(Aah, aah, aah)
(Aah, aah, aah)
Reach the stars
Fly a fantasy
Dream a dream
And what you see will be
I will be updating today’s edition as events progress and should nothing be announced then I would suggest that markets will be singing along to Bob Marley and the Wailers.
Exodus: Movement of Jah people! Oh-oh-oh, yea-eah!
Songs for ECB QE
We cannot allow this day to pass without a playlist so here are some suggestions.
Pump It Up by Elvis Costello and the Attractions
Pump Up The Volume by MARRS
Money,Money,Money by ABBA
Bills,Bills,Bills by Destiny’s Child
Wrecking Ball by Miley Cyrus
Bang,Bang by Jessie-J
You Can’t Always Get What You Want by the Rolling Stones
We Can Work It Out by the Beatles
Should it go wrong then there are these.
Help! by the Beatles
Misery by the Beatles
11:15 am update
The first addition is Money For Nothing by Dire Straits from Michael Hewson of CMC Markets.
12:45 pm update
We have the opening salvo from the ECB’s bazooka which is simultaneously something of a damp squib and a tease!
At today’s meeting the Governing Council of the ECB decided that the interest rate on the main refinancing operations and the interest rates on the marginal lending facility and the deposit facility will remain unchanged at 0.05%, 0.30% and -0.20% respectively.Further monetary policy measures will be communicated by the President of the ECB at a press conference starting at 2.30 p.m. CET today.
Boom!Here are the inital details of the new plan. The meat of the issue is in the first section and for the reasons stated above I think that this is a mistake.
The Governing Council of the European Central Bank (ECB) today announced an expanded asset purchase programme. Aimed at fulfilling the ECB’s price stability mandate, this programme will see the ECB add the purchase of sovereign bonds to its existing private sector asset purchase programmes in order to address the risks of a too prolonged period of low inflation.
The programme will encompass the asset-backed securities purchase programme (ABSPP) and the covered bond purchase programme (CBPP3), which were both launched late last year. Combined monthly purchases will amount to €60 billion. They are intended to be carried out until at least September 2016 and in any case until the Governing Council sees a sustained adjustment in the path of inflation that is consistent with its aim of achieving inflation rates below, but close to, 2% over the medium term.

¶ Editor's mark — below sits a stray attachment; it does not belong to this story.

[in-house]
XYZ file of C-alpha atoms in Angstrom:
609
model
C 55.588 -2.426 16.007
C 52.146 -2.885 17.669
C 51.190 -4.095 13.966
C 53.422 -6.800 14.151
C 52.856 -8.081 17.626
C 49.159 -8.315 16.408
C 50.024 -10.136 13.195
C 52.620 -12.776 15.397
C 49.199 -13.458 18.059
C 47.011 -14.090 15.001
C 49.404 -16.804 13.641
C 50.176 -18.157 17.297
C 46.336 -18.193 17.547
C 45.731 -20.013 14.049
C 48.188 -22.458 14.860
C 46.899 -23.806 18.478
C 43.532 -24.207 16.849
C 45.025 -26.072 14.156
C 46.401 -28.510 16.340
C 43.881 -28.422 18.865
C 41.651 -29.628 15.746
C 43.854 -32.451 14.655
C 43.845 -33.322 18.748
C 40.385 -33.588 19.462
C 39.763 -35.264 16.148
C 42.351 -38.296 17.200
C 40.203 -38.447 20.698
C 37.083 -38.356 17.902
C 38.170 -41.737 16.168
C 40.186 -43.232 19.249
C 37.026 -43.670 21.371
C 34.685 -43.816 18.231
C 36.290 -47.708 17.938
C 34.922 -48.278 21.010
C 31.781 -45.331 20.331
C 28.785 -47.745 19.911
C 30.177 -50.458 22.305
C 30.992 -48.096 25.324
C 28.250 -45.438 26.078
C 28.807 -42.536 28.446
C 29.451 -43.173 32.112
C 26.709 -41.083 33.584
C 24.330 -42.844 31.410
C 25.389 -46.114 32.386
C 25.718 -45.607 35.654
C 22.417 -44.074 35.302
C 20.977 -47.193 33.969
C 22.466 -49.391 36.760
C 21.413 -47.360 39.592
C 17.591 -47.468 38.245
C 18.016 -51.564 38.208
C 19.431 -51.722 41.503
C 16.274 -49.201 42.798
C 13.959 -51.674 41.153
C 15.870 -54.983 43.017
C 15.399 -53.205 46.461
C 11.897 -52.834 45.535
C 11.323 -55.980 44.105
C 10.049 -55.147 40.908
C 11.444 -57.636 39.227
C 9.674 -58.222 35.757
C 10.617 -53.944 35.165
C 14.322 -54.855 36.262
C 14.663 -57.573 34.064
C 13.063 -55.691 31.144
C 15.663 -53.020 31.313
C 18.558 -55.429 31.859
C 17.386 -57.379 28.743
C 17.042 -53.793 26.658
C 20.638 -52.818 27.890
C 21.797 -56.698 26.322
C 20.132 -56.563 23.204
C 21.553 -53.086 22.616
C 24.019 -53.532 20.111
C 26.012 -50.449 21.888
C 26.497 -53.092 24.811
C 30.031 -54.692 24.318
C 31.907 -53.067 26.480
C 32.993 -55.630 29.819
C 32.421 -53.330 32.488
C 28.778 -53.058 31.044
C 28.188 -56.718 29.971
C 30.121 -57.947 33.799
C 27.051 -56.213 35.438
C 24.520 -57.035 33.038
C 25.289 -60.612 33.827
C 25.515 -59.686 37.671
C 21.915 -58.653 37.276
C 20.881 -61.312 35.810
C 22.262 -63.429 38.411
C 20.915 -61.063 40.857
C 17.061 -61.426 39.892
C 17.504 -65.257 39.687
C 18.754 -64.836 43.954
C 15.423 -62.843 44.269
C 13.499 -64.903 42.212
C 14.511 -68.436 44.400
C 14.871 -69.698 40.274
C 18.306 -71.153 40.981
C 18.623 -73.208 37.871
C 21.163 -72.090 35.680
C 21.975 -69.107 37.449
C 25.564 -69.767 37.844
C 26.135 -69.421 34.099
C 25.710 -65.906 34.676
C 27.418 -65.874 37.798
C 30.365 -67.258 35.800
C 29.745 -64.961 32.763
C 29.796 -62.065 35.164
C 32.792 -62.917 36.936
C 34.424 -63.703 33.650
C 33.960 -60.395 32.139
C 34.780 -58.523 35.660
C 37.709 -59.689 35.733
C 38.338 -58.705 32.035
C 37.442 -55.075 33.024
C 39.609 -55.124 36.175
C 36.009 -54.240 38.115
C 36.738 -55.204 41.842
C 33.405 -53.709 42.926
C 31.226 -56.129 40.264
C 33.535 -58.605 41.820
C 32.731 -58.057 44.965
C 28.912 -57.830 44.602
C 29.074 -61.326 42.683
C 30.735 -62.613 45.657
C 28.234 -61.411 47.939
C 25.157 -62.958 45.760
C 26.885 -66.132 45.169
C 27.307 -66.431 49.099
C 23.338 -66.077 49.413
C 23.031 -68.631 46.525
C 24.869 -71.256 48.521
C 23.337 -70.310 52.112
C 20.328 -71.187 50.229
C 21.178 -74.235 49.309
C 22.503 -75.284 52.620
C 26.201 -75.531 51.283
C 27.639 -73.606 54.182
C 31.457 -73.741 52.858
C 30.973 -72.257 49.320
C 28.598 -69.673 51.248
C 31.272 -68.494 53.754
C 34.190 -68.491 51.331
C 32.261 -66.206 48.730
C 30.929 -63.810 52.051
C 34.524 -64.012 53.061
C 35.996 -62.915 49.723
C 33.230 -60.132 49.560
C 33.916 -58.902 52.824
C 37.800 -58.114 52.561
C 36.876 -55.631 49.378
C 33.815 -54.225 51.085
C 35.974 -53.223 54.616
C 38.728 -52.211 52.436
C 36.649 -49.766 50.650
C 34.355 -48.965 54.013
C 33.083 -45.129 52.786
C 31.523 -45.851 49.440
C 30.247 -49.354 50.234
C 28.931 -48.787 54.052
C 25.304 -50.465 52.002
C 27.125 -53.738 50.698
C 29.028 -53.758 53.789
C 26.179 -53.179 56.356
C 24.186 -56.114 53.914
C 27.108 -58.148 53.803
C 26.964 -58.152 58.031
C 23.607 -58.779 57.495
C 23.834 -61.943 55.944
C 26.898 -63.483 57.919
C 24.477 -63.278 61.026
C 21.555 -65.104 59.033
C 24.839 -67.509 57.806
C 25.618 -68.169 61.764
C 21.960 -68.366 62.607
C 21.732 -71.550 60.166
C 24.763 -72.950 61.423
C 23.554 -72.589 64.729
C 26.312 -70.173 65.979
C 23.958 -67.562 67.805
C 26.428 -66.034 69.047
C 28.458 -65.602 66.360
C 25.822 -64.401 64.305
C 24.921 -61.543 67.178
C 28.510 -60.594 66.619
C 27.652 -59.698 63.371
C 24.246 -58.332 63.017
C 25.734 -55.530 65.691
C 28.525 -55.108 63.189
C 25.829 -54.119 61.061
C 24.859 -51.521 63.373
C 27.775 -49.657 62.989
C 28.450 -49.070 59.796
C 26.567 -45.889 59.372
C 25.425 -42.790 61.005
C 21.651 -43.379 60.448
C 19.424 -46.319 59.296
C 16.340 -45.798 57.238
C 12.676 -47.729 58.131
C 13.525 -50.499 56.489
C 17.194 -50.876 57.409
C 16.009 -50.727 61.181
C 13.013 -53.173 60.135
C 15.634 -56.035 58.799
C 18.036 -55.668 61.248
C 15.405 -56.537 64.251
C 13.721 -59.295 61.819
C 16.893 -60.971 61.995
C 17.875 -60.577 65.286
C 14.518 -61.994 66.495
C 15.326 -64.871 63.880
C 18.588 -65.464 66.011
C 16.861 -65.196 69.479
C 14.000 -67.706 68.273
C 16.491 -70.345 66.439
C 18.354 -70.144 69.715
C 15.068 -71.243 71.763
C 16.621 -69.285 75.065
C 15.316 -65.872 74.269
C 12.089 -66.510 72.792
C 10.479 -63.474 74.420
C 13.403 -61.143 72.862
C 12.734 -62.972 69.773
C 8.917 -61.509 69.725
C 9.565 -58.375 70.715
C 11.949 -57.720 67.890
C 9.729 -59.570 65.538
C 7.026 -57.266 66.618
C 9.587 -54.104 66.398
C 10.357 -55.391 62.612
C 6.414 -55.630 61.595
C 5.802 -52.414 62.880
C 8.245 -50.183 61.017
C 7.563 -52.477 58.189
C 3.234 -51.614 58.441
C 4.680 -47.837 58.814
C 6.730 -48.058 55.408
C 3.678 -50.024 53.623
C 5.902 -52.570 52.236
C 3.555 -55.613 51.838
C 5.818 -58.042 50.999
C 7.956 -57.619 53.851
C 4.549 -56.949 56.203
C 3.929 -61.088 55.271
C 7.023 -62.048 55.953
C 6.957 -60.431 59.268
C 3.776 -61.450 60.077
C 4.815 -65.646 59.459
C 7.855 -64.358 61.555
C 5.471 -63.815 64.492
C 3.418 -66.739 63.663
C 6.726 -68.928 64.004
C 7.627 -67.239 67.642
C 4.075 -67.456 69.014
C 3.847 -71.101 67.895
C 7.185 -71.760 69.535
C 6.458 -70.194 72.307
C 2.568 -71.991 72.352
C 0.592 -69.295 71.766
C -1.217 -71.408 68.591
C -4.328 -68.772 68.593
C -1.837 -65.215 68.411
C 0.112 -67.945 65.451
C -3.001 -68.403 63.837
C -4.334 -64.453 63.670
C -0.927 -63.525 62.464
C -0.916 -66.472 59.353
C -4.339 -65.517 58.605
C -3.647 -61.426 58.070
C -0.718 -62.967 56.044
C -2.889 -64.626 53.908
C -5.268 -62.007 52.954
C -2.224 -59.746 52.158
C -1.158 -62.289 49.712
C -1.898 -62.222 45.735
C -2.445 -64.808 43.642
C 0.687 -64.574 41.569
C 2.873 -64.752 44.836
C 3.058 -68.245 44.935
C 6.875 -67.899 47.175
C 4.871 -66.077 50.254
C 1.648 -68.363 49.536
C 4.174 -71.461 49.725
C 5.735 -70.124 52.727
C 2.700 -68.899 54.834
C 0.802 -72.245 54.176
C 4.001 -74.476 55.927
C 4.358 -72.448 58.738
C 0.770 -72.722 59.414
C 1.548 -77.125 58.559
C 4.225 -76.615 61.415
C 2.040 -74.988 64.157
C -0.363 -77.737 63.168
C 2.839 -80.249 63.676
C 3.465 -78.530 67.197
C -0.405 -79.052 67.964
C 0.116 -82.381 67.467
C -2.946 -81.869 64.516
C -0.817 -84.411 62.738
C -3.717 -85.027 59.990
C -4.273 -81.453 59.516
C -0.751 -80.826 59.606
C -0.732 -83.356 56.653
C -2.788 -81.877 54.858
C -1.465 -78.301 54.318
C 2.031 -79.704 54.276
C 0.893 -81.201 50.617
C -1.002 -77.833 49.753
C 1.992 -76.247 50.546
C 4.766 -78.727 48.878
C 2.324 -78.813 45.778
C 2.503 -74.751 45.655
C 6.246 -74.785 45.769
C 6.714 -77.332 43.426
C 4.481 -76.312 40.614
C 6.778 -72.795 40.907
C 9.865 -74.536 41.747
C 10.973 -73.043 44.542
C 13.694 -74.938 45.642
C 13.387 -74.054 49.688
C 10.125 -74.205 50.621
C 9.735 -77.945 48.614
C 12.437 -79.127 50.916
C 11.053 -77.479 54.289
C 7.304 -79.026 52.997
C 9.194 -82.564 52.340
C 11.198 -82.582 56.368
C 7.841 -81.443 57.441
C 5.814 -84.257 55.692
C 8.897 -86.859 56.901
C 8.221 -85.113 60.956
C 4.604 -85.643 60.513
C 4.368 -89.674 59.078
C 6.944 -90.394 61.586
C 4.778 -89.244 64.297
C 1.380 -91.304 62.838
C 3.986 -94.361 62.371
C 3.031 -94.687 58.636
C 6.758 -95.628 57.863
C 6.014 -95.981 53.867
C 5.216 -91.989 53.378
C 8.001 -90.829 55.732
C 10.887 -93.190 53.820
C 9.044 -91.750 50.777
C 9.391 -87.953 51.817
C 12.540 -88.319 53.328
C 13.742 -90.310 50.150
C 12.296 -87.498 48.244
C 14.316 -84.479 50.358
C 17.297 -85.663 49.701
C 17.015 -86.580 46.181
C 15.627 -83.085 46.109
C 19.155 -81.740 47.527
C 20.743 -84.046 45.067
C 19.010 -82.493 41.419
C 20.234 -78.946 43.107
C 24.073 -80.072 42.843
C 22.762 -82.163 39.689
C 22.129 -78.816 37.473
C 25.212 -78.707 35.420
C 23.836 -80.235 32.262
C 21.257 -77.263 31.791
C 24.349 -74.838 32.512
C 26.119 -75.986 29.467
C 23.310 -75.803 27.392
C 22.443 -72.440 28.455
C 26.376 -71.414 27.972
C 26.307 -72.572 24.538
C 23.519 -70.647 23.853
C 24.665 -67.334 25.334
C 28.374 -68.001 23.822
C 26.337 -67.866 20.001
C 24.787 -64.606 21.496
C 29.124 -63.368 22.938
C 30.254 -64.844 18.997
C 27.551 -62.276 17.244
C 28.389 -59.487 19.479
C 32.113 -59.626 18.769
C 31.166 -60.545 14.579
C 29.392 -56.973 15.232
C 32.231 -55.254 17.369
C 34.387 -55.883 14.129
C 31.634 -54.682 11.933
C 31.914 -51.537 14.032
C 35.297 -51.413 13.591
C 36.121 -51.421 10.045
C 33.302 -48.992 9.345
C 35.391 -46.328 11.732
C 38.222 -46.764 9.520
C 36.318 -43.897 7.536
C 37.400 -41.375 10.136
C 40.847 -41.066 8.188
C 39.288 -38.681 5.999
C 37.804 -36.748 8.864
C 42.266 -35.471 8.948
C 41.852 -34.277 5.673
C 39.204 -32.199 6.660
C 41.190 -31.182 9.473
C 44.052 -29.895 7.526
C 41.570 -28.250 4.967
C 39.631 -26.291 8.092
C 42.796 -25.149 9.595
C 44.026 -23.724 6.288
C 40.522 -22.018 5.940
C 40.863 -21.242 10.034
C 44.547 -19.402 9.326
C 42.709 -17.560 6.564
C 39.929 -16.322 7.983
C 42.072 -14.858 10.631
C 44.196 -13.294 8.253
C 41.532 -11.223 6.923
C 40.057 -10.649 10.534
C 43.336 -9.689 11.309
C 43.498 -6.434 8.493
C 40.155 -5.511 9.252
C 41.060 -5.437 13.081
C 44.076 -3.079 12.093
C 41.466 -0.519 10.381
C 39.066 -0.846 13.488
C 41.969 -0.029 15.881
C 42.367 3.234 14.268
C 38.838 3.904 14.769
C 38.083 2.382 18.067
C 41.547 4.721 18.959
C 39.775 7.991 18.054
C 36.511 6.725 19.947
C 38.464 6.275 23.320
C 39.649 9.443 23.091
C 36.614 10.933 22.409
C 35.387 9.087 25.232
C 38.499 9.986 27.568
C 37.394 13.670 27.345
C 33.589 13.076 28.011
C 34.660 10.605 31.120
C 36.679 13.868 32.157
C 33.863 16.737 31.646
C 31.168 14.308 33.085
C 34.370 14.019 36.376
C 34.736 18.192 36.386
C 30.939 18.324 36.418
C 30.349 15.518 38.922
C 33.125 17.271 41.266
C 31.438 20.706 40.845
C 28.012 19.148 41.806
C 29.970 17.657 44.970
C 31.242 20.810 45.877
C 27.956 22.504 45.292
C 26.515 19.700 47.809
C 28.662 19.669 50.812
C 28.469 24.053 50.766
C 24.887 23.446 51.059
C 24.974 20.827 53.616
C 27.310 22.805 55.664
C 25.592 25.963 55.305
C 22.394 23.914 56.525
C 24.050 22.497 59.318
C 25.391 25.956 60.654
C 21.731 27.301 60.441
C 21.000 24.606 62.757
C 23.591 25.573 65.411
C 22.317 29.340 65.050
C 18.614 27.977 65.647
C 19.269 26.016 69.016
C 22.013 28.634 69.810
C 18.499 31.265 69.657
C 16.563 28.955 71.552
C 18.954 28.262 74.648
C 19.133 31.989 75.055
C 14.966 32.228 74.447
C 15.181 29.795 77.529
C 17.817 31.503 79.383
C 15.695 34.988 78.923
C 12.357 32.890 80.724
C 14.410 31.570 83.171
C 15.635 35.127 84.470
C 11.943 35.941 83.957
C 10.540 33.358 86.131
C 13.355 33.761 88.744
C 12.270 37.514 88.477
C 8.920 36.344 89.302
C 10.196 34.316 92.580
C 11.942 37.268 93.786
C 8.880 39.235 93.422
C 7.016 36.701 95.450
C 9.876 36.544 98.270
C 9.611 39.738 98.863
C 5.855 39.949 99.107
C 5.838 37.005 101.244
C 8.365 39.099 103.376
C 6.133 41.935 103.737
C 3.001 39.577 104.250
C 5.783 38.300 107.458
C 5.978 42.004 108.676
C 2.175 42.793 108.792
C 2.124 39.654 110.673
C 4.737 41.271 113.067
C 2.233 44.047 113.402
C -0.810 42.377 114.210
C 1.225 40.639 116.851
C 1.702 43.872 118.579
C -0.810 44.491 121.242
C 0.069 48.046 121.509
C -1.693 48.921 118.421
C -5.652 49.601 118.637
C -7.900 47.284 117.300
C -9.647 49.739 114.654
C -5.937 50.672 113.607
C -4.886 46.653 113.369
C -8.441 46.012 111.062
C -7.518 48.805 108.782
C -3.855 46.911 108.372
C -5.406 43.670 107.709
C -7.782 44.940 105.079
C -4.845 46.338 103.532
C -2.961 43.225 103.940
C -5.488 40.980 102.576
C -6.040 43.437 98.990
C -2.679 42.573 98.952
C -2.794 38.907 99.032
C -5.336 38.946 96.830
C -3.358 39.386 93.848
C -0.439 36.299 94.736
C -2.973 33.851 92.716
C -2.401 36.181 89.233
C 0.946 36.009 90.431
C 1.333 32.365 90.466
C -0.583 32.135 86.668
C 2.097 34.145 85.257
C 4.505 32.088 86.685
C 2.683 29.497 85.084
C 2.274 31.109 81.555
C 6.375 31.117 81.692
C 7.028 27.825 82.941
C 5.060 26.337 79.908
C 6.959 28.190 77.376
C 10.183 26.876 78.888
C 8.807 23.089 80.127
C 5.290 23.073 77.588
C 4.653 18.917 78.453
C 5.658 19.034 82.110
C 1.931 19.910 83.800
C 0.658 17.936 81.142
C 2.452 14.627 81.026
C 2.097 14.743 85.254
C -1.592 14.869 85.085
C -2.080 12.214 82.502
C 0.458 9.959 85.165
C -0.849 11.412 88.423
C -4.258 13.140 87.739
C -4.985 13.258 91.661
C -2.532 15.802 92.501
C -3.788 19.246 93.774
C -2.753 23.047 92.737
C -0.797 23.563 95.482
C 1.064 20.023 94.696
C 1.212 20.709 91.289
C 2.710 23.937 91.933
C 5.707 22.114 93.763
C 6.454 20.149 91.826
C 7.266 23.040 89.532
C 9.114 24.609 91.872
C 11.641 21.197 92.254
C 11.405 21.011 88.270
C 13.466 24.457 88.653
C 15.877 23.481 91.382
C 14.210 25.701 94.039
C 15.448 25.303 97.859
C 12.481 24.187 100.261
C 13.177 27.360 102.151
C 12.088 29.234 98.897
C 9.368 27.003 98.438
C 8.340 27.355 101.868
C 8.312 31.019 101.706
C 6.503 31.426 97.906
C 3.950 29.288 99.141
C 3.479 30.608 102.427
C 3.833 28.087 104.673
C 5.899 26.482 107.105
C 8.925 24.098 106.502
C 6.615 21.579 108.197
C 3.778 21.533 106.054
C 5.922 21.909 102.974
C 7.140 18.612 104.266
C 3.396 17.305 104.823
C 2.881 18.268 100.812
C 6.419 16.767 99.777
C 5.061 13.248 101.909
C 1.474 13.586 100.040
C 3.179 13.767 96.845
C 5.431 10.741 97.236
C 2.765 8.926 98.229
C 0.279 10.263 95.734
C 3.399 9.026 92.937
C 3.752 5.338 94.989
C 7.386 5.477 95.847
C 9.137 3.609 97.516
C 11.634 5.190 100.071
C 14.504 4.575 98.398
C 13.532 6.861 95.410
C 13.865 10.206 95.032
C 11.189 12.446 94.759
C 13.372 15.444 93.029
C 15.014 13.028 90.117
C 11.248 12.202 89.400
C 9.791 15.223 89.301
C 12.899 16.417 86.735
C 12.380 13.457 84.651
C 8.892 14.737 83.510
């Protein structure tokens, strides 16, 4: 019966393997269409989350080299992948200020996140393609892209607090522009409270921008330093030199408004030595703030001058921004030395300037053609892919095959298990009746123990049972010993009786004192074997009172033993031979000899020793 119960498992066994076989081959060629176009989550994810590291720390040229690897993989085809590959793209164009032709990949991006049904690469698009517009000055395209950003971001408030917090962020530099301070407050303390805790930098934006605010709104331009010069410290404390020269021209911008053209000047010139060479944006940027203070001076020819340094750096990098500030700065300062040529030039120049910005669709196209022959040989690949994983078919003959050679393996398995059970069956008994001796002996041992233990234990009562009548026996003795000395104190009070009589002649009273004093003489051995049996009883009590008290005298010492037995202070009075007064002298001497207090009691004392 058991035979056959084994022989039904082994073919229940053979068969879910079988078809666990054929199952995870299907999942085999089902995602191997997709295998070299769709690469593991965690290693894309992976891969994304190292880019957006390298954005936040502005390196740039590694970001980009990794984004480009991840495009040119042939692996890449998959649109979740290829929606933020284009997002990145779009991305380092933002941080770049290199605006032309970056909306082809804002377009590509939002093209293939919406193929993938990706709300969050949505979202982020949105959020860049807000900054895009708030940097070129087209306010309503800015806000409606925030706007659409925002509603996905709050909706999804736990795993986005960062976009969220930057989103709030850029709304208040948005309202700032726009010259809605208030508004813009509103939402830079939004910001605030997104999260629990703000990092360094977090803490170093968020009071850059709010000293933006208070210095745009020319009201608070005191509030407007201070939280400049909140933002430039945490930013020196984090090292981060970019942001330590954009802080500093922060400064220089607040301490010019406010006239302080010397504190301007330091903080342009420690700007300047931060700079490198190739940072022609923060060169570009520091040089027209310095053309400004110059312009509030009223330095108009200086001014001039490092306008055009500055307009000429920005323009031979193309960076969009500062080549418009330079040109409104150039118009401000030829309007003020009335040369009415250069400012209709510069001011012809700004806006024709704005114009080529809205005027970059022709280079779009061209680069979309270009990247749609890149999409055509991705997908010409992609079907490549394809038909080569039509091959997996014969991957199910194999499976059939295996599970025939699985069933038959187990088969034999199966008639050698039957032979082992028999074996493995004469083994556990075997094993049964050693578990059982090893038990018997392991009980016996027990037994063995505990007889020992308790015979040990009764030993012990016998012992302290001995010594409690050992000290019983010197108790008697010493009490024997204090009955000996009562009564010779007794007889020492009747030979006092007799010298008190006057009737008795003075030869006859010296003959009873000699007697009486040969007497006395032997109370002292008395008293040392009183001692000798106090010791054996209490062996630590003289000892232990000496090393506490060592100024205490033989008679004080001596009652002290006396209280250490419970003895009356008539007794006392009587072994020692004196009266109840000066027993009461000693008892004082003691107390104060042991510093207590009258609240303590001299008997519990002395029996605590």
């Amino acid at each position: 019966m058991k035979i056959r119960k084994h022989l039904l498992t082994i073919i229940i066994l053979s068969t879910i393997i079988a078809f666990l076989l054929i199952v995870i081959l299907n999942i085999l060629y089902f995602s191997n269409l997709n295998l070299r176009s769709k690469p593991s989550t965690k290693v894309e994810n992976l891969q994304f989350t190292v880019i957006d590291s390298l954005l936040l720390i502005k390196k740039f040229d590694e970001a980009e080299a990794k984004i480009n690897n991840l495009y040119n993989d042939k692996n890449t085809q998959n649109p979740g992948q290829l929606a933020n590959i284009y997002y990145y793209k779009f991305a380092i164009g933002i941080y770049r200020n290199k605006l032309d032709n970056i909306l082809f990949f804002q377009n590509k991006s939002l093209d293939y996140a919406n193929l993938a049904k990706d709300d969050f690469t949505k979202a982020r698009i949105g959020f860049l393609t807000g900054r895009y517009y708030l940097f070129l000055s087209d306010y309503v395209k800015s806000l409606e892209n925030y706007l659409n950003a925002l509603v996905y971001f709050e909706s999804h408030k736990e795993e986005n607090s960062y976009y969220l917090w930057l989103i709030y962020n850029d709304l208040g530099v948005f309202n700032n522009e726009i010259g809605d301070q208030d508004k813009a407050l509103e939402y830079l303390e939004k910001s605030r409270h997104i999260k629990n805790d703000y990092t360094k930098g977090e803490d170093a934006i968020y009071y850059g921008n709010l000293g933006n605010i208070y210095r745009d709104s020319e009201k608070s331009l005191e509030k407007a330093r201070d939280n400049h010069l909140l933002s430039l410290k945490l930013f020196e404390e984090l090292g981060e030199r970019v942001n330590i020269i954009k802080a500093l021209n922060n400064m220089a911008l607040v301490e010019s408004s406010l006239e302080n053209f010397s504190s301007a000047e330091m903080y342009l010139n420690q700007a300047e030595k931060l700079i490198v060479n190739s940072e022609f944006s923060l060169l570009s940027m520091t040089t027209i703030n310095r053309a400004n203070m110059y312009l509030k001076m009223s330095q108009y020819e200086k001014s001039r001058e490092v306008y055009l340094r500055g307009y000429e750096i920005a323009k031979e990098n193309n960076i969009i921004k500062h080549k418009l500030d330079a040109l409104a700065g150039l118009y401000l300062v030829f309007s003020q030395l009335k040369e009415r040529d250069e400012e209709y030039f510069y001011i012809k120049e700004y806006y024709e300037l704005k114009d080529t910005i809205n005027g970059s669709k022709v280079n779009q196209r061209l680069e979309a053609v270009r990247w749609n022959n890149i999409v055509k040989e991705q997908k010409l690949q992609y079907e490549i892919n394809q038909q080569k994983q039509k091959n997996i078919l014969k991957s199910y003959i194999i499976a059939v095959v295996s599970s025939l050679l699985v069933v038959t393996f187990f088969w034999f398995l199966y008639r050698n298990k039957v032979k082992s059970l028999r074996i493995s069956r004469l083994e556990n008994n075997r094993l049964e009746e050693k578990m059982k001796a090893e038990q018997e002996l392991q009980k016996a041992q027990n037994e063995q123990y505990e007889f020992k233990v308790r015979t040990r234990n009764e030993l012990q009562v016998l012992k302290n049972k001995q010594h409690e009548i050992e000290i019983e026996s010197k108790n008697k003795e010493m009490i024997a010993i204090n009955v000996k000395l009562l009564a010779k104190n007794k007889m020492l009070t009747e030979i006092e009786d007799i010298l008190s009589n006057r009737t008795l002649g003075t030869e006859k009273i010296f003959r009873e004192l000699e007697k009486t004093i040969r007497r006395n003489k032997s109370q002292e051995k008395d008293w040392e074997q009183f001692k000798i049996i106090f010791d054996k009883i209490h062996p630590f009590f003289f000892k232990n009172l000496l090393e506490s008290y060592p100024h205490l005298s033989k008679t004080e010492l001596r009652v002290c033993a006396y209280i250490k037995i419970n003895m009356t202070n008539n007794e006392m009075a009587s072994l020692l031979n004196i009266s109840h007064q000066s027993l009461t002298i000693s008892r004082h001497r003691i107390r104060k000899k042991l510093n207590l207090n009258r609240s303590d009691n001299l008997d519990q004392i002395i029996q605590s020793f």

The ECB will buy bonds issued by euro area central governments, agencies and European institutions in the secondary market against central bank money, which the institutions that sold the securities can use to buy other assets and extend credit to the real economy. In both cases, this contributes to an easing of financial conditions.
Second, the Governing Council decided to change the pricing of the six remaining targeted longer-term refinancing operations (TLTROs). Accordingly , the interest rate applicable to future TLTRO operations will be equal to the rate on the Eurosystem’s main refinancing operations prevailing at the time when each TLTRO is conducted, thereby removing the 10 basis point spread over the MRO rate that applied to the first two TLTROs.
Third, in line with our forward guidance, we decided to keep the key ECB interest rates unchanged.
The “additional eligibility criteria” is something that seems likely to apply initially to Cyprus and Greece. Ironically these are the places which might actually benefit!
Also the ECB has opened a new front with this statement from Mario Draghi.
This is really big! “We will buy bonds with a negative yield”Advertisements